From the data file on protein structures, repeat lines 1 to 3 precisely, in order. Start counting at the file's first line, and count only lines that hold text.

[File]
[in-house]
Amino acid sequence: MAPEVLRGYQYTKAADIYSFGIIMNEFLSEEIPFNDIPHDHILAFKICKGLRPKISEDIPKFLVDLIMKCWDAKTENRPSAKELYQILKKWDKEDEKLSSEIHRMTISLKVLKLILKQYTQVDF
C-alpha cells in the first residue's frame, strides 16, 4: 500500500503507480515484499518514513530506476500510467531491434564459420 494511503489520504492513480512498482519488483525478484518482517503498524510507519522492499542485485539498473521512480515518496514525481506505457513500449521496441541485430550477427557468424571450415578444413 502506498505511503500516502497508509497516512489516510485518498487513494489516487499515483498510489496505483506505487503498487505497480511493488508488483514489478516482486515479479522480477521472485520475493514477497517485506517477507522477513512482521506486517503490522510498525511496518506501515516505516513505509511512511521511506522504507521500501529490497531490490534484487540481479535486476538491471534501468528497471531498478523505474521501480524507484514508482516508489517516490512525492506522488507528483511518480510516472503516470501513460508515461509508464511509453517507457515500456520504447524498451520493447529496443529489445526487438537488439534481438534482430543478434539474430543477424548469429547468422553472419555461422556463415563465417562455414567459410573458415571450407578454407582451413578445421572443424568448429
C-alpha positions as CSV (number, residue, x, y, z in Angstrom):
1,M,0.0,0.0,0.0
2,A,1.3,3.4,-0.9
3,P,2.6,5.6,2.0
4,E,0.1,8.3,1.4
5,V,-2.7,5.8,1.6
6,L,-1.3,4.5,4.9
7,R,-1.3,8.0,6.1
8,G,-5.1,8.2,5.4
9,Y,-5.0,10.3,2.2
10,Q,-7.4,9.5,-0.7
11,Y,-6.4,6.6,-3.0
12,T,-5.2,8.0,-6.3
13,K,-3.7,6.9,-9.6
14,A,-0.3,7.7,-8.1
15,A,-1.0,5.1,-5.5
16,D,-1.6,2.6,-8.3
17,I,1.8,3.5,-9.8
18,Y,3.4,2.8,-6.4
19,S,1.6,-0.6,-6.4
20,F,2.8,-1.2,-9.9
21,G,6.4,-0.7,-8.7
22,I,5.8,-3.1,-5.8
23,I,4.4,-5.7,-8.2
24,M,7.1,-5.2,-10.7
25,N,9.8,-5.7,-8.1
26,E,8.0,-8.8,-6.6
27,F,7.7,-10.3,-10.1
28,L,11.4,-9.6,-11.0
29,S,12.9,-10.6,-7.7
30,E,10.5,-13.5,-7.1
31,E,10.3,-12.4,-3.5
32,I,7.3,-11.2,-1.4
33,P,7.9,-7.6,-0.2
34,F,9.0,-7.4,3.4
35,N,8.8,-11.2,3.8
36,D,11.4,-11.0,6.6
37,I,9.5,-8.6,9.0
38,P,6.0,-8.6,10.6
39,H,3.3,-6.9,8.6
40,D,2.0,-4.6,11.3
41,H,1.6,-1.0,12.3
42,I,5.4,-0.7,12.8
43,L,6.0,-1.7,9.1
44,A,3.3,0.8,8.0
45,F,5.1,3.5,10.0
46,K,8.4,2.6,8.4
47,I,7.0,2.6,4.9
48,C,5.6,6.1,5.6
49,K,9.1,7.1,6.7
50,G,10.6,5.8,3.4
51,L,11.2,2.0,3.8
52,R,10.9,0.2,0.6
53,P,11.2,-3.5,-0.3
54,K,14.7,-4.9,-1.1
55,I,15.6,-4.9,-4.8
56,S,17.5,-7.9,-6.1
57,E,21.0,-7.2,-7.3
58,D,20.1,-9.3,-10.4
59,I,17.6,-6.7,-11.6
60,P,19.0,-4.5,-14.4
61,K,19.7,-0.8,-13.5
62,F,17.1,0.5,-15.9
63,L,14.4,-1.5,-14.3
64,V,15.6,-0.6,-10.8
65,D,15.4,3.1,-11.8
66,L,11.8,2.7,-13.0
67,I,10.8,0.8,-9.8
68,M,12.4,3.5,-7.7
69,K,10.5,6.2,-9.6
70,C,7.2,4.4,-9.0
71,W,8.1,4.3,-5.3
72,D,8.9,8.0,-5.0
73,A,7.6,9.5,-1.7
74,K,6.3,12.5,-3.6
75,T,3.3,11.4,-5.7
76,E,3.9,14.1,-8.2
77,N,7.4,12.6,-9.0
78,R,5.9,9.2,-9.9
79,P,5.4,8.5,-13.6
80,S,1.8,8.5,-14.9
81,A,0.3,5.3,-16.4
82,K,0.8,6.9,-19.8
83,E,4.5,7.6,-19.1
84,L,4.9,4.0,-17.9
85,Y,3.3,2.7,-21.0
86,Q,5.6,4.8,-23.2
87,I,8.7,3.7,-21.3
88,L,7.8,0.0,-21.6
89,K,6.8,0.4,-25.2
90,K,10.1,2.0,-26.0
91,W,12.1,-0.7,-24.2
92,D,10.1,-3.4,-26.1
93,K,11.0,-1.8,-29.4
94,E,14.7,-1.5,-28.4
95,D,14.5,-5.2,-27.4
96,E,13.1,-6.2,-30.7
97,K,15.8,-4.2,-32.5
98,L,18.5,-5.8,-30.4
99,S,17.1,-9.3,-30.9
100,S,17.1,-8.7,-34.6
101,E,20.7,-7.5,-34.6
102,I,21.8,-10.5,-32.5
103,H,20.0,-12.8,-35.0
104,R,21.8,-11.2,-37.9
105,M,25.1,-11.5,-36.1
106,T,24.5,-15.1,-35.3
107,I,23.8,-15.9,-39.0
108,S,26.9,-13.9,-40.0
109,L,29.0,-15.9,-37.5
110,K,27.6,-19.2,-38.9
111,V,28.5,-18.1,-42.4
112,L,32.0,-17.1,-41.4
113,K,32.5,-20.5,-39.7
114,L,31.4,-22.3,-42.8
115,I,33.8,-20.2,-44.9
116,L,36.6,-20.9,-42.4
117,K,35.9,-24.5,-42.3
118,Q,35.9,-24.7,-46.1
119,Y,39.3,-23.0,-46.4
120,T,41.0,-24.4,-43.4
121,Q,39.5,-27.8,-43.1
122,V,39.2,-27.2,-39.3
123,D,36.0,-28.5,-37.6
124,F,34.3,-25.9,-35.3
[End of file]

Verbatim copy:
[in-house]
Amino acid sequence: MAPEVLRGYQYTKAADIYSFGIIMNEFLSEEIPFNDIPHDHILAFKICKGLRPKISEDIPKFLVDLIMKCWDAKTENRPSAKELYQILKKWDKEDEKLSSEIHRMTISLKVLKLILKQYTQVDF
C-alpha cells in the first residue's frame, strides 16, 4: 500500500503507480515484499518514513530506476500510467531491434564459420 494511503489520504492513480512498482519488483525478484518482517503498524510507519522492499542485485539498473521512480515518496514525481506505457513500449521496441541485430550477427557468424571450415578444413 502506498505511503500516502497508509497516512489516510485518498487513494489516487499515483498510489496505483506505487503498487505497480511493488508488483514489478516482486515479479522480477521472485520475493514477497517485506517477507522477513512482521506486517503490522510498525511496518506501515516505516513505509511512511521511506522504507521500501529490497531490490534484487540481479535486476538491471534501468528497471531498478523505474521501480524507484514508482516508489517516490512525492506522488507528483511518480510516472503516470501513460508515461509508464511509453517507457515500456520504447524498451520493447529496443529489445526487438537488439534481438534482430543478434539474430543477424548469429547468422553472419555461422556463415563465417562455414567459410573458415571450407578454407582451413578445421572443424568448429